Our trip to the east coast ended with nary a hitch. I was only truly alone with the kids during our 4-hour train ride from NYC to Boston and on our flight back to California, and they were such troopers, staying close to me while we navigated the tunnels and crowds, and keeping the bickering down to a minimum when I really needed it.
Although it was stressful to keep my eye on them for a week straight and my list of things to do was heavily abbreviated because of the kids, I had a great time and really feel like we got closer because of this trip. Here are some lessons learned from traveling whilst outnumbered by children:
1. The coolest thing about the iPad is that it can be a different device for every user, and for us, it is an absolute gamechanger when it comes to travel. Although we flew JetBlue and had a TV screen at every seat, just knowing that their favorite movies and TV shows were contained inside a device with an 8+ hour battery life made all legs of the trip (and the downtimes between excursions) so much more palatable for all involved. It will definitely be with us from now on.
2. The NYC weather report changes by the hour! I lugged 10 pounds of galoshes cross country because I thought it was going to storm the whole time we were there, and the kids wore them once and I couldn't even put mine on because my feet were swollen from the travel. Man, I definitely wanted to pitch those boots every time I had to pick up our suitcase. However, the travel rain jackets I bought on a whim really came in handy because they made great windbreakers as well, perfect for the warm and humid spring evenings.
3. Although I have seen the Statue of Liberty 3 times previously, introducing my kids to her made it a completely different experience. Same goes for Central Park...who knew there were so many playgrounds? And one of them (Adventure Playground) looks like it will outlast humankind:
4. Thank god for the age 4. It is so much less tantrumy than 3. God bless 4.
5. For a 7-day trip, we had one full-size suitcase, one kid-sized travel suitcases, two backpacks, one large tote, and a stroller. Isaac wore one backpack and wheeled the small suitcase while I wore the other backpack and tote and pushed the suitcase with one hand while maneuvering the stroller with the other with varying degrees of success. Luggage manipulation was definitely the hardest part, and we still had to do laundry once during the trip (well, New York's finest $1/pound pick-up and delivery laundry service did).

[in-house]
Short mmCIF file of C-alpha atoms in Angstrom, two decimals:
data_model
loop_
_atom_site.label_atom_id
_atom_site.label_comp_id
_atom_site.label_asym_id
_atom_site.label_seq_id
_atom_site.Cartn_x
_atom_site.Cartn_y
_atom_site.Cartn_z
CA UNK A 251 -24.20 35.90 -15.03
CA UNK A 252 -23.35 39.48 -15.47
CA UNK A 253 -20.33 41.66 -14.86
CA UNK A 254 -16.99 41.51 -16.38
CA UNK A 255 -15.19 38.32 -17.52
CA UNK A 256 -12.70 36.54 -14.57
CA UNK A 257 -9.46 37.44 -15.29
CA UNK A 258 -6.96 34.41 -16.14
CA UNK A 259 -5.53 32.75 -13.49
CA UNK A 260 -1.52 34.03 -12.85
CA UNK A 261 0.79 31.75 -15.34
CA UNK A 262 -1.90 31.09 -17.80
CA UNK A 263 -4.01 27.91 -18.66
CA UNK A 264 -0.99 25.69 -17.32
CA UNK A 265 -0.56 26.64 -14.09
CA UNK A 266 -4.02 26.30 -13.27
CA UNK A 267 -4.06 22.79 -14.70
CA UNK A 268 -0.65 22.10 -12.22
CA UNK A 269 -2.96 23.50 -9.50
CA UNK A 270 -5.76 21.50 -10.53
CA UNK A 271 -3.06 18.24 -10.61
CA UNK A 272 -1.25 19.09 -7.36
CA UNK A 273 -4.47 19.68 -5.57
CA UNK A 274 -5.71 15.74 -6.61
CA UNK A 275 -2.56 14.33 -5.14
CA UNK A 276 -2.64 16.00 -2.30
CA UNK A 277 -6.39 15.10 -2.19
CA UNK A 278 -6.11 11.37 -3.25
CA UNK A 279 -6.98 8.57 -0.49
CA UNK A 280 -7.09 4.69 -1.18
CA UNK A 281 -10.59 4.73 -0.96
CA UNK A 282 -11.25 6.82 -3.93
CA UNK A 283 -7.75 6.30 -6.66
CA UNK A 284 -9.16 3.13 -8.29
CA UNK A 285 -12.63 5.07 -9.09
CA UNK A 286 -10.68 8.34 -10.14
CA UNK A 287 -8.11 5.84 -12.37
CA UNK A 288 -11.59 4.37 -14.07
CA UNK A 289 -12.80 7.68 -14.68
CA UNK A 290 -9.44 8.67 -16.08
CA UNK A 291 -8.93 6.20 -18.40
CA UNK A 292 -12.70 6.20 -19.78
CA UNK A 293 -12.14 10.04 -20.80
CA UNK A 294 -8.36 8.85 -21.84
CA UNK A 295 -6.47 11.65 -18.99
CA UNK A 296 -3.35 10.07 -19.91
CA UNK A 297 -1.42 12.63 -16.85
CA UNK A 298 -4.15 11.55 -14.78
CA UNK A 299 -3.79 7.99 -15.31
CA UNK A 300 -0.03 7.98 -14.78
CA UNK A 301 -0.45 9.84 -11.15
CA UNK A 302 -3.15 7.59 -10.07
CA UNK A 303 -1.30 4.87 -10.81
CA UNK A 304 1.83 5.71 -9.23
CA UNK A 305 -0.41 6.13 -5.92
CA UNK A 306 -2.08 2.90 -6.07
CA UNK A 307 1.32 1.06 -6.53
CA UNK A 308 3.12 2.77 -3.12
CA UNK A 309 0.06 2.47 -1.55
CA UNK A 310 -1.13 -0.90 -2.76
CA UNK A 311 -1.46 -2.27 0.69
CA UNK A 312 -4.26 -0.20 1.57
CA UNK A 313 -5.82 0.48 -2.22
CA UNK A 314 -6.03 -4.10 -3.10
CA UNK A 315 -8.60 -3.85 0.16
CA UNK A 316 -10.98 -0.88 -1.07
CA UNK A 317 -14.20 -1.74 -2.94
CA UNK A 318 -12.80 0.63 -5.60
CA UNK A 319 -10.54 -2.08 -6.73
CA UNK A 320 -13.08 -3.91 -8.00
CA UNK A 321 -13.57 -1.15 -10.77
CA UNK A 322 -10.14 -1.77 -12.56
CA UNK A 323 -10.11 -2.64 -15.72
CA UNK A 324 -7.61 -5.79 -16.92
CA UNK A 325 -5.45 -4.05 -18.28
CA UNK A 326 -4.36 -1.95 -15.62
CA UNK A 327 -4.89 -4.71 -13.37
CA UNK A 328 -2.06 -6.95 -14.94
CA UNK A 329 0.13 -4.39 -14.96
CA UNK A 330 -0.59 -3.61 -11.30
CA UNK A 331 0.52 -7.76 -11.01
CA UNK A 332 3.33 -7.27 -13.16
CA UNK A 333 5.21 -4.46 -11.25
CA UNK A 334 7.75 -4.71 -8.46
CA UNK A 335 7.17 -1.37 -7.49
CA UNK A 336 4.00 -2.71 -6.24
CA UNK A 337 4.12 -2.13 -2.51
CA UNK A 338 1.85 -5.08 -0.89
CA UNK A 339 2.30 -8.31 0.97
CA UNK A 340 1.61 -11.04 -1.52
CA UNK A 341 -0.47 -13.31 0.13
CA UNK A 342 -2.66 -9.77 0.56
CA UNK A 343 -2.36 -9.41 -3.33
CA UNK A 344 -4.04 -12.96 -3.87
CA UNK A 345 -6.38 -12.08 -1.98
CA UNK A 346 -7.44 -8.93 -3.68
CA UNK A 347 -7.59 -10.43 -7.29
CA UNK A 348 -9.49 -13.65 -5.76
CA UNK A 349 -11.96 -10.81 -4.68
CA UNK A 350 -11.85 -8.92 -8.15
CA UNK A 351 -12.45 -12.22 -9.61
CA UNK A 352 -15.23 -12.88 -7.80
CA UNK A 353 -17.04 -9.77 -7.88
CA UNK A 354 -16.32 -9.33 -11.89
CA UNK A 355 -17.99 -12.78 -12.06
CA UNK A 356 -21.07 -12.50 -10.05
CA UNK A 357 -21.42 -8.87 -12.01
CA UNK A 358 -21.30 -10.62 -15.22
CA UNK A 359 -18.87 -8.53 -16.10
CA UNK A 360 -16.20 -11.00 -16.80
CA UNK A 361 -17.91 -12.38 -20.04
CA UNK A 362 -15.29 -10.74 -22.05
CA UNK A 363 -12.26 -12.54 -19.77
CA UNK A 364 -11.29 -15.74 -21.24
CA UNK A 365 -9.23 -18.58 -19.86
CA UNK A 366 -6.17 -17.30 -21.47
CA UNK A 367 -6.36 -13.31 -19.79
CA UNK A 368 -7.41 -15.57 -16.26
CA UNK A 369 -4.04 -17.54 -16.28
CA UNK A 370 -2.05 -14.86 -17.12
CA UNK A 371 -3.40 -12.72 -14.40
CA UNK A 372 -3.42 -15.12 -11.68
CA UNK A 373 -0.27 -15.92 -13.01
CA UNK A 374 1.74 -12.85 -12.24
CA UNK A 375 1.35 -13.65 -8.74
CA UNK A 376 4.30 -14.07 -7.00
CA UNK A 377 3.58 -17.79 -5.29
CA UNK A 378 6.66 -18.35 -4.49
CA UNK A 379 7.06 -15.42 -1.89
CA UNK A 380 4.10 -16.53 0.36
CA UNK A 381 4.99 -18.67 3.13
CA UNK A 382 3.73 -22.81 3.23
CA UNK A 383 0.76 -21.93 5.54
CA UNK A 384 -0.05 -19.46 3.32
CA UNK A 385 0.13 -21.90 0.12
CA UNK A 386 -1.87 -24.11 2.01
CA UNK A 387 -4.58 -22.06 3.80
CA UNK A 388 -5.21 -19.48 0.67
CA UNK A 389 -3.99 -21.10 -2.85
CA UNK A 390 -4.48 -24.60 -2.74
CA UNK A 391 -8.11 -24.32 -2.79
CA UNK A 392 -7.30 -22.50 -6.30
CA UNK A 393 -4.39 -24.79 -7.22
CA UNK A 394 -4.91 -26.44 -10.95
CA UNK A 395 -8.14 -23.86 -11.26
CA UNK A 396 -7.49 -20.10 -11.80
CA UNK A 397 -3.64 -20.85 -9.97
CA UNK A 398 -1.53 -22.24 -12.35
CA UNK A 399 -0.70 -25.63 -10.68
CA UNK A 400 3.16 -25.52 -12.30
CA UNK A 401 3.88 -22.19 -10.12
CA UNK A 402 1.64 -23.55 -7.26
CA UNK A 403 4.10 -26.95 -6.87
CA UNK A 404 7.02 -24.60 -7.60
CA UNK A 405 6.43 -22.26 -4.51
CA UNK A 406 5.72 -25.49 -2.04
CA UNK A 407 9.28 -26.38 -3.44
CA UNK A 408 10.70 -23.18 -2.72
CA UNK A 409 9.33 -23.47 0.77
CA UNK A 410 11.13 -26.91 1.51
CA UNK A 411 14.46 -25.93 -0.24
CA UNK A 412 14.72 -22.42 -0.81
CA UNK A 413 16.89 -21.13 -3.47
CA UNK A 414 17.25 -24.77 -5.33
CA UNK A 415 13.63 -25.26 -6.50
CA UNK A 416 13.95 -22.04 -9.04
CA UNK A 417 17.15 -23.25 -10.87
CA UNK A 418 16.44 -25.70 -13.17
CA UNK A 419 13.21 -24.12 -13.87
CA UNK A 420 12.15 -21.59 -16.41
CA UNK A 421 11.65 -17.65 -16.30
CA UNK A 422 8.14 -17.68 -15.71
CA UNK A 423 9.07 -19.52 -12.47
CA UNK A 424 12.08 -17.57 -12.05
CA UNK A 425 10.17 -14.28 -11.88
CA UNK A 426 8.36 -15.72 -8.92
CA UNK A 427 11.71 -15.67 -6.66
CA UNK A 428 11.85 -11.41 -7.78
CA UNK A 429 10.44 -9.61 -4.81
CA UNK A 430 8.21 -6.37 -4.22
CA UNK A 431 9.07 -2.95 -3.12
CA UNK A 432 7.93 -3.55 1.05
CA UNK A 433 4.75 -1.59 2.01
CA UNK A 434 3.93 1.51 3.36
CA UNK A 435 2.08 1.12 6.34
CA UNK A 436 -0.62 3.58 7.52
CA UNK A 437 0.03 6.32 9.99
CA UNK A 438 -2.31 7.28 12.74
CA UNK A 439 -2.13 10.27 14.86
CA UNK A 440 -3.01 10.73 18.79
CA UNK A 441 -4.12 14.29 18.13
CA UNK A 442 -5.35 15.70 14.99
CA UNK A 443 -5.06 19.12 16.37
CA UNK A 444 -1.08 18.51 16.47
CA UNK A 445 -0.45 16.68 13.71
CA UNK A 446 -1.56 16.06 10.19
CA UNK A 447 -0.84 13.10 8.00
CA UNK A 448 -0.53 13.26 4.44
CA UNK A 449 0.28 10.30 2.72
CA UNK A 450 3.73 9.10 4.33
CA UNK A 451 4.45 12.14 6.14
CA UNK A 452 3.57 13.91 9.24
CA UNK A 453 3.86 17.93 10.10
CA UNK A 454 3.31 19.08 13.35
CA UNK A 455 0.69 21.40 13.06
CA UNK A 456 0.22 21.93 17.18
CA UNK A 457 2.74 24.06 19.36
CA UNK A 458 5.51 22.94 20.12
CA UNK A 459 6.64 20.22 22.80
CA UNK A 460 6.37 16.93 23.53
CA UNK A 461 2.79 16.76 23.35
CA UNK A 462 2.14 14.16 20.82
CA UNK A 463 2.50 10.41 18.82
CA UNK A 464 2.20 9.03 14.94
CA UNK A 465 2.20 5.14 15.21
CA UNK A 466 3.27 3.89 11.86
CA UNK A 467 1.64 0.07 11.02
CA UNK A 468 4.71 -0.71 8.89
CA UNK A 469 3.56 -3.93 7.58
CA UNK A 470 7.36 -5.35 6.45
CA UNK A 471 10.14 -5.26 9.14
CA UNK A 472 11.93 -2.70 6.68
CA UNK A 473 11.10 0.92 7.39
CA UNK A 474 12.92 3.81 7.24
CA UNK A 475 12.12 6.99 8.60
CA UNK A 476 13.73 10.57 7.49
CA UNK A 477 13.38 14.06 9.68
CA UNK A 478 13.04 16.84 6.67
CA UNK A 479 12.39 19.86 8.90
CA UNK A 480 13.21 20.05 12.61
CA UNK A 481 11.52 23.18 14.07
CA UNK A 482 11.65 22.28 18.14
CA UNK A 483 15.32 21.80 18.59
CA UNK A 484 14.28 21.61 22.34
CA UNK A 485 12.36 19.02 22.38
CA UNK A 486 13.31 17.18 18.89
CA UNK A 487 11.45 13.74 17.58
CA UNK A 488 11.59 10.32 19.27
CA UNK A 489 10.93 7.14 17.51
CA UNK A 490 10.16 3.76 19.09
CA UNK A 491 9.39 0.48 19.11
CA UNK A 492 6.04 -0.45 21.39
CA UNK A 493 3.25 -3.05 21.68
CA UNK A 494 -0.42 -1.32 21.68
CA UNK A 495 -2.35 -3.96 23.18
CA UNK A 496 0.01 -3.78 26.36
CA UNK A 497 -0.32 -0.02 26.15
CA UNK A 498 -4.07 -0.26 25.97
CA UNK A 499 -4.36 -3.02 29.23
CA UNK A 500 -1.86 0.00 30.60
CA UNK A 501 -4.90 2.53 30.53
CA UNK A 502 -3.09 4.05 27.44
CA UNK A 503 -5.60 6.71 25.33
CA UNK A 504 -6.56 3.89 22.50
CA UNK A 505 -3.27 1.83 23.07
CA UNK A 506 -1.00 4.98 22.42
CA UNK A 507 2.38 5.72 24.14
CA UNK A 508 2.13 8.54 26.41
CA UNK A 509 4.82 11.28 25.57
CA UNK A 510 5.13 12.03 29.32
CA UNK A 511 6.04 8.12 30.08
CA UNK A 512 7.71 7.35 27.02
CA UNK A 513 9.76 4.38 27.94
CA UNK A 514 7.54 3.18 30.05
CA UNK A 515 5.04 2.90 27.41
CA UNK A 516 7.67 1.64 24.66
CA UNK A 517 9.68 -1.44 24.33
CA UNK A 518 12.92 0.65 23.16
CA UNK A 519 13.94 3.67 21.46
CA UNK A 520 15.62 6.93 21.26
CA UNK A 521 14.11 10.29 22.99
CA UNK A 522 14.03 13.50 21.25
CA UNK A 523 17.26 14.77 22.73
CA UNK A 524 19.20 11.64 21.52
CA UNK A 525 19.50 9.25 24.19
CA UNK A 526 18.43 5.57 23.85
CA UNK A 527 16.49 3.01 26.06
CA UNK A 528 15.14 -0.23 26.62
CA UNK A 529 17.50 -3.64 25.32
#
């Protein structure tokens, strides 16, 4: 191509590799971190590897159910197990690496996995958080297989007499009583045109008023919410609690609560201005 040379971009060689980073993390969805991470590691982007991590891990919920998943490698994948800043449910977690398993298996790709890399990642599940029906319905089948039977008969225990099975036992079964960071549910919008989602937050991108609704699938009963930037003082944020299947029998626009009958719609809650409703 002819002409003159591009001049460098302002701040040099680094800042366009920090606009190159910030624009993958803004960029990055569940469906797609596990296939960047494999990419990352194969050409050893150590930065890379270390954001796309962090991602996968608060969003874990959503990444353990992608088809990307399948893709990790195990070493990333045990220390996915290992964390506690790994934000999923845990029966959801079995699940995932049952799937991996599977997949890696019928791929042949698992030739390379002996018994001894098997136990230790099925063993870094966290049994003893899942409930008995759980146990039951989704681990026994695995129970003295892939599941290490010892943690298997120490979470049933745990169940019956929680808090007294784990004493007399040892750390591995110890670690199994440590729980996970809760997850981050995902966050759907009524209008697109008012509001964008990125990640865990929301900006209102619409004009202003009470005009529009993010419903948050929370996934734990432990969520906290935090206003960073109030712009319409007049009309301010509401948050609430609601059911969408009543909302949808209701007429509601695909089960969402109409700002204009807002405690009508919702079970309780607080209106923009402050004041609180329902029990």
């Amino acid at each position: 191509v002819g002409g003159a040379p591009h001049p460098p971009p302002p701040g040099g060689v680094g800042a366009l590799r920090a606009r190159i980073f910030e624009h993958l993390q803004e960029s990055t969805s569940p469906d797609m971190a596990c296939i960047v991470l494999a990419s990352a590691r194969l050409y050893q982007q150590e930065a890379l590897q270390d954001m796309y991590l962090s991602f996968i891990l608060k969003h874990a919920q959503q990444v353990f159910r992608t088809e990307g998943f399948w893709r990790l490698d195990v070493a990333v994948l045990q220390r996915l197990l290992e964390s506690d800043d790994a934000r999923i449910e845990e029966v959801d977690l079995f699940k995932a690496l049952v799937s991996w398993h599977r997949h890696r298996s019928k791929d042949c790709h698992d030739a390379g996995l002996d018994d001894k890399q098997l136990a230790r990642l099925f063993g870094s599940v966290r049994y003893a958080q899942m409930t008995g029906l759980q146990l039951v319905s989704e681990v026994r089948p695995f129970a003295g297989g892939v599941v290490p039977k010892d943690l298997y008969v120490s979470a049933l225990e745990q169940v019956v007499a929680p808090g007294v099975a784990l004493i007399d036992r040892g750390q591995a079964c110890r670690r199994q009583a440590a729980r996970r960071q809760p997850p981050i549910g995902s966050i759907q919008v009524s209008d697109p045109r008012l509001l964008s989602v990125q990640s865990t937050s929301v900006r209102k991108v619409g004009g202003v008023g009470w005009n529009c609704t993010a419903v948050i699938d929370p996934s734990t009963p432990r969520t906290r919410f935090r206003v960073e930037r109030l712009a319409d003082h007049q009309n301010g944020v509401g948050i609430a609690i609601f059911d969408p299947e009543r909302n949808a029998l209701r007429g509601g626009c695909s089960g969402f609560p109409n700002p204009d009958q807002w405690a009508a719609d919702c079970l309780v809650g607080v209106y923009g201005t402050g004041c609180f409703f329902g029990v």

6. For some reason, every time my kids sat together in the back of a taxi or someone else's car, they went into this crazy-hyper mode where they just couldn't keep their hands off each other, inevitably poking/kissing/taunting/grabbing each other until one of them cried or yawped. SO ANNOYING and distracting to the driver. That said, you would think of all people, NYC cab drivers would be accustomed to strange noises coming from the backseat, but a few of them were quite agitated with the kids, so I eventually just sat myself in the middle seat just to separate them from each other, and I did note the irony that I was now riding bitch.
7. Be sure to introduce "Make Way for Ducklings" to the kids before a trip to Boston. It was magical to see the places described in the book in real life, and there is even a statue of Mrs. Mallard and her babies in the Rose Garden across from Boston Commons.
PS: I am once again participating in NaBloPoMo for the month of May. This month's theme is "MAYBE," so in a last-minute attempt to accomodate it for this post, I answer the question "Would I ever attempt traveling solo with both kids ever again?" with "Hmmm...maybe."